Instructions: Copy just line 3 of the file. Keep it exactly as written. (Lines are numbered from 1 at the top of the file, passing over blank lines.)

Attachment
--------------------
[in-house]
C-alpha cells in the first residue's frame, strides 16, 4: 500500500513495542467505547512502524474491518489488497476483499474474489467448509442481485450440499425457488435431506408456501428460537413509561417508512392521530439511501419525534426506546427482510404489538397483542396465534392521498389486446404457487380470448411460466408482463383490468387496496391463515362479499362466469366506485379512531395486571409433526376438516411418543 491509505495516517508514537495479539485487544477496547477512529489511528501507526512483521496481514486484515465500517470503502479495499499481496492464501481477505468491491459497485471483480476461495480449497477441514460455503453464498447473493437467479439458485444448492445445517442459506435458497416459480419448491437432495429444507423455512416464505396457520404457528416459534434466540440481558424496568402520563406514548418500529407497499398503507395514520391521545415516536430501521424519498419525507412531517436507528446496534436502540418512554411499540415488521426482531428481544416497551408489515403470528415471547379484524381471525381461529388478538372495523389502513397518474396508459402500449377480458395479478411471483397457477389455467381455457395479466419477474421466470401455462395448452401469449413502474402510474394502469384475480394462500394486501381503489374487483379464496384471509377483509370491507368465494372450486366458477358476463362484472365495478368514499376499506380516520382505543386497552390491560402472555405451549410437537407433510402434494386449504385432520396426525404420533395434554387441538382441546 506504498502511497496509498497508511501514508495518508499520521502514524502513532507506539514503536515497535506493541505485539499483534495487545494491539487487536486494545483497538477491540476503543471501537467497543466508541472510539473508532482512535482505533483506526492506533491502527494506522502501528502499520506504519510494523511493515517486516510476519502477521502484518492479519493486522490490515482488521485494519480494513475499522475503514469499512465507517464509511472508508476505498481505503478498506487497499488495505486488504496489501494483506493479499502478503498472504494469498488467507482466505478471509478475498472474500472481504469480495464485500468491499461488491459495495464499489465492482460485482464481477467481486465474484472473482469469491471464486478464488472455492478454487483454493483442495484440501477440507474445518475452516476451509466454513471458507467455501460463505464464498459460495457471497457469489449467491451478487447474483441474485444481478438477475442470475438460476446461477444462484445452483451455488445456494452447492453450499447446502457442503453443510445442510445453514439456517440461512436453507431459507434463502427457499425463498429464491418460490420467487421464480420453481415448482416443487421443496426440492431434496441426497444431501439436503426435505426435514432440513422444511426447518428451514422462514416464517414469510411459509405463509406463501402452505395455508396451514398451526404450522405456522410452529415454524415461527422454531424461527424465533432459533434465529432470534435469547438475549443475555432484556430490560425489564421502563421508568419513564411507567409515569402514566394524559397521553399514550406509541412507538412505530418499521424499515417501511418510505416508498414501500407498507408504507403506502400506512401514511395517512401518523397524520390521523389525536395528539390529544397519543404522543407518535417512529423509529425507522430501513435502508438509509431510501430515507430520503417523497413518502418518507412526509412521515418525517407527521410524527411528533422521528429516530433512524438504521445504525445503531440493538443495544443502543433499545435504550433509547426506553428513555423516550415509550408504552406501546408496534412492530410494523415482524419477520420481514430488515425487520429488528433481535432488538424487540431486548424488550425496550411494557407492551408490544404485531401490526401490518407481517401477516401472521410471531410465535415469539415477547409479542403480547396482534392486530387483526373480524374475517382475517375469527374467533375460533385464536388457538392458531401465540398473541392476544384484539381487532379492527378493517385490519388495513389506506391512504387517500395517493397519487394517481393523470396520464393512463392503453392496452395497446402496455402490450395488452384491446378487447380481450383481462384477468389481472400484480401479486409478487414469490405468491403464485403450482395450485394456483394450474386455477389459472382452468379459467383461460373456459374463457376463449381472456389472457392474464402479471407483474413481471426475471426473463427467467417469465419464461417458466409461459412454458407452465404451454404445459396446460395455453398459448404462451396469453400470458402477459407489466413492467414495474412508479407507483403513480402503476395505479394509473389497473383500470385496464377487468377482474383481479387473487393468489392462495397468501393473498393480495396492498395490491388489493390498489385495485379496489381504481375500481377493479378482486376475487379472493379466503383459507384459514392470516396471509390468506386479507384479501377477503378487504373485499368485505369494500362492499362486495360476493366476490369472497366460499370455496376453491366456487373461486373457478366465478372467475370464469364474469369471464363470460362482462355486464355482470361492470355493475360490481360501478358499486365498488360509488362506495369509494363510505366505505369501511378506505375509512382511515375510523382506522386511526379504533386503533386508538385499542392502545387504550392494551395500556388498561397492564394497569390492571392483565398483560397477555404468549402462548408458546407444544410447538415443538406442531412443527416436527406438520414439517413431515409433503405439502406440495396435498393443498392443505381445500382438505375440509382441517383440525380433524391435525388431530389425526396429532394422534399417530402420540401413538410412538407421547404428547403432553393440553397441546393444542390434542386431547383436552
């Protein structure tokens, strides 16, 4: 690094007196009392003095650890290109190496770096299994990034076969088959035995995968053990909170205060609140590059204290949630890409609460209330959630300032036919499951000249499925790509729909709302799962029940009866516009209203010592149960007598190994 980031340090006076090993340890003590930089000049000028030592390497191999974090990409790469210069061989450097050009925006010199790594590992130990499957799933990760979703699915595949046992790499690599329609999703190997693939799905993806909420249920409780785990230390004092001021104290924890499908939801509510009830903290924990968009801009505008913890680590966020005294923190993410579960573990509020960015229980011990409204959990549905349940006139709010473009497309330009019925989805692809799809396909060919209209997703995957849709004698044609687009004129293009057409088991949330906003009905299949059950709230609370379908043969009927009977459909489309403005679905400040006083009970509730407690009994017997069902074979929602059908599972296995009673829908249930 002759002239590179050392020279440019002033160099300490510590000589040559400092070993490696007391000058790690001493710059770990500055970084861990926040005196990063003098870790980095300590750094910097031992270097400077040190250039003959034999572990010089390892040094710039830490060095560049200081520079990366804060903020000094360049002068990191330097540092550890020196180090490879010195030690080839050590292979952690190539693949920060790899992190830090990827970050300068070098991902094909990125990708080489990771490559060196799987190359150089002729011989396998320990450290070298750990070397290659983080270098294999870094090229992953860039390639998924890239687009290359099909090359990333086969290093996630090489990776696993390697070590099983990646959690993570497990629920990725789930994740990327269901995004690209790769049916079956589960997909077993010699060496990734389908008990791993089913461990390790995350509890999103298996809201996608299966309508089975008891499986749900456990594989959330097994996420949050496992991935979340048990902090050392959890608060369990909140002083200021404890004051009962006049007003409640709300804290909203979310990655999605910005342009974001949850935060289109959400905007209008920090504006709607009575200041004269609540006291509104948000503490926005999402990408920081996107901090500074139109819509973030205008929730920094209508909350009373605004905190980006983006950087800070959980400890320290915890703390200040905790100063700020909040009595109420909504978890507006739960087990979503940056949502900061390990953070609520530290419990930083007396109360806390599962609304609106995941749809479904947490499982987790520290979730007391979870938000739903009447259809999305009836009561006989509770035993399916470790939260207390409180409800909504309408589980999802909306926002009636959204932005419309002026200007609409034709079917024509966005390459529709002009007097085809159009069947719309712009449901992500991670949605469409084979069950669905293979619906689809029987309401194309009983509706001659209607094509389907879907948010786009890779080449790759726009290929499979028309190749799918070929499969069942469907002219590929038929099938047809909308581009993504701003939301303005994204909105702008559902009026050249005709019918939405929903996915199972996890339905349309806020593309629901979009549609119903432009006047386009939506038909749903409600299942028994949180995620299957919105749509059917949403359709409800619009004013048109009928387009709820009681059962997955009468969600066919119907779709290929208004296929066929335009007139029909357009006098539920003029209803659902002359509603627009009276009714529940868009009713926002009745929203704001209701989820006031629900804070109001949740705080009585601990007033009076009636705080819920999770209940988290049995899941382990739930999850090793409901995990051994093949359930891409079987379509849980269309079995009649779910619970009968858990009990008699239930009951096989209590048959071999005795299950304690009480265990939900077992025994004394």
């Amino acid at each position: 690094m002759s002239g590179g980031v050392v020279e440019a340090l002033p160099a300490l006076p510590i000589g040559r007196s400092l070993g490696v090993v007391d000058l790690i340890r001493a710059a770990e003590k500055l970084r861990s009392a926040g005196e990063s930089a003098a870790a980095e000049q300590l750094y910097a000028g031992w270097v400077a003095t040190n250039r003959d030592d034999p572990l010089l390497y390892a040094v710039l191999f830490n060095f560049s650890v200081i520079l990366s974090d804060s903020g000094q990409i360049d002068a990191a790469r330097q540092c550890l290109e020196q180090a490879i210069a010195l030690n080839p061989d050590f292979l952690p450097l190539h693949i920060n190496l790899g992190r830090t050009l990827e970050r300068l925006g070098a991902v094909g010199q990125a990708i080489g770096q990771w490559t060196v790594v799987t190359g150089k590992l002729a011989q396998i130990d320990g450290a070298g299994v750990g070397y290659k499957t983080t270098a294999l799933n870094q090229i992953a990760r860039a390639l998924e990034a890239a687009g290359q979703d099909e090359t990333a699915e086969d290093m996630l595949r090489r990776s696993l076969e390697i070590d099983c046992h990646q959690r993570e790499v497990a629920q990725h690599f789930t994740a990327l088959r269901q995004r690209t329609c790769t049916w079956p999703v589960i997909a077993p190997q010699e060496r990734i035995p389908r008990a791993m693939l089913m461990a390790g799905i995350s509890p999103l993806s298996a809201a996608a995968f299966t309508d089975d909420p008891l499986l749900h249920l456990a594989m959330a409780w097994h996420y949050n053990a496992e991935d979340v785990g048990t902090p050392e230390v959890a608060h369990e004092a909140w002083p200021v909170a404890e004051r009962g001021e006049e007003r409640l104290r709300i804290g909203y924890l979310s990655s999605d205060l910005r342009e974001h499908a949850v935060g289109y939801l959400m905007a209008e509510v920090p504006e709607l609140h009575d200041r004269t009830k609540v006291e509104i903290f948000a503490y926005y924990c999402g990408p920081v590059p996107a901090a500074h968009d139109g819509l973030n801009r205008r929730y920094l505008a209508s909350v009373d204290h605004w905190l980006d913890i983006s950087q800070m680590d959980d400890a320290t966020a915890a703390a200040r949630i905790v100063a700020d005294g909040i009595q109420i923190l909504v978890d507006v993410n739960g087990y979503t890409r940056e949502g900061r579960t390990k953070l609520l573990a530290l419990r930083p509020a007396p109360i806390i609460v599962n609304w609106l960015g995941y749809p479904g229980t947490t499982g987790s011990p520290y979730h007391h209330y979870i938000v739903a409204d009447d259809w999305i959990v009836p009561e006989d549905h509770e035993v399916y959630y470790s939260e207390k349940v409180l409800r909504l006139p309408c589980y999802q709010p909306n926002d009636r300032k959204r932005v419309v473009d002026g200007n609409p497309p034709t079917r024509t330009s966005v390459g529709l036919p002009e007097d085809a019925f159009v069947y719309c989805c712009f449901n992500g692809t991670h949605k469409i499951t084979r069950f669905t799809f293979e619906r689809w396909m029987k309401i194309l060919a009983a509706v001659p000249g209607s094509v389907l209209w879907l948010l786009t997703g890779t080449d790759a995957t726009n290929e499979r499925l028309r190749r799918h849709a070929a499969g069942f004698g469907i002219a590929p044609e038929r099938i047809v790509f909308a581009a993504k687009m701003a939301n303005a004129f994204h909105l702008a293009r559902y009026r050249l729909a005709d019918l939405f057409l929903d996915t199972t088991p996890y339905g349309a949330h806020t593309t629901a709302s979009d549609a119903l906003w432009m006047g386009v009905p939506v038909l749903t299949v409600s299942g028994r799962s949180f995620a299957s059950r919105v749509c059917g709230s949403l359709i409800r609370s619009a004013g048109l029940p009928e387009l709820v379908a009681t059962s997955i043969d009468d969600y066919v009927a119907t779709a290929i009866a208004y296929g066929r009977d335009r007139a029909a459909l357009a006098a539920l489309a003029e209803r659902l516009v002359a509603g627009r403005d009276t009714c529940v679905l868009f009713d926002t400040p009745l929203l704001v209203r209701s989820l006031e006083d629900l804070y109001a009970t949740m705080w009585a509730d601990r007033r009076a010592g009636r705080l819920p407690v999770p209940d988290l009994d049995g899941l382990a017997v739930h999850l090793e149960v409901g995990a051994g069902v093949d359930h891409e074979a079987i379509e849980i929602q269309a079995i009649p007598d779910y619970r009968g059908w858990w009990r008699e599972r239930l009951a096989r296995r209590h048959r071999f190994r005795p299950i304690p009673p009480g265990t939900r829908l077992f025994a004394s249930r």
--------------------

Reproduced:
């Protein structure tokens, strides 16, 4: 690094007196009392003095650890290109190496770096299994990034076969088959035995995968053990909170205060609140590059204290949630890409609460209330959630300032036919499951000249499925790509729909709302799962029940009866516009209203010592149960007598190994 980031340090006076090993340890003590930089000049000028030592390497191999974090990409790469210069061989450097050009925006010199790594590992130990499957799933990760979703699915595949046992790499690599329609999703190997693939799905993806909420249920409780785990230390004092001021104290924890499908939801509510009830903290924990968009801009505008913890680590966020005294923190993410579960573990509020960015229980011990409204959990549905349940006139709010473009497309330009019925989805692809799809396909060919209209997703995957849709004698044609687009004129293009057409088991949330906003009905299949059950709230609370379908043969009927009977459909489309403005679905400040006083009970509730407690009994017997069902074979929602059908599972296995009673829908249930 002759002239590179050392020279440019002033160099300490510590000589040559400092070993490696007391000058790690001493710059770990500055970084861990926040005196990063003098870790980095300590750094910097031992270097400077040190250039003959034999572990010089390892040094710039830490060095560049200081520079990366804060903020000094360049002068990191330097540092550890020196180090490879010195030690080839050590292979952690190539693949920060790899992190830090990827970050300068070098991902094909990125990708080489990771490559060196799987190359150089002729011989396998320990450290070298750990070397290659983080270098294999870094090229992953860039390639998924890239687009290359099909090359990333086969290093996630090489990776696993390697070590099983990646959690993570497990629920990725789930994740990327269901995004690209790769049916079956589960997909077993010699060496990734389908008990791993089913461990390790995350509890999103298996809201996608299966309508089975008891499986749900456990594989959330097994996420949050496992991935979340048990902090050392959890608060369990909140002083200021404890004051009962006049007003409640709300804290909203979310990655999605910005342009974001949850935060289109959400905007209008920090504006709607009575200041004269609540006291509104948000503490926005999402990408920081996107901090500074139109819509973030205008929730920094209508909350009373605004905190980006983006950087800070959980400890320290915890703390200040905790100063700020909040009595109420909504978890507006739960087990979503940056949502900061390990953070609520530290419990930083007396109360806390599962609304609106995941749809479904947490499982987790520290979730007391979870938000739903009447259809999305009836009561006989509770035993399916470790939260207390409180409800909504309408589980999802909306926002009636959204932005419309002026200007609409034709079917024509966005390459529709002009007097085809159009069947719309712009449901992500991670949605469409084979069950669905293979619906689809029987309401194309009983509706001659209607094509389907879907948010786009890779080449790759726009290929499979028309190749799918070929499969069942469907002219590929038929099938047809909308581009993504701003939301303005994204909105702008559902009026050249005709019918939405929903996915199972996890339905349309806020593309629901979009549609119903432009006047386009939506038909749903409600299942028994949180995620299957919105749509059917949403359709409800619009004013048109009928387009709820009681059962997955009468969600066919119907779709290929208004296929066929335009007139029909357009006098539920003029209803659902002359509603627009009276009714529940868009009713926002009745929203704001209701989820006031629900804070109001949740705080009585601990007033009076009636705080819920999770209940988290049995899941382990739930999850090793409901995990051994093949359930891409079987379509849980269309079995009649779910619970009968858990009990008699239930009951096989209590048959071999005795299950304690009480265990939900077992025994004394």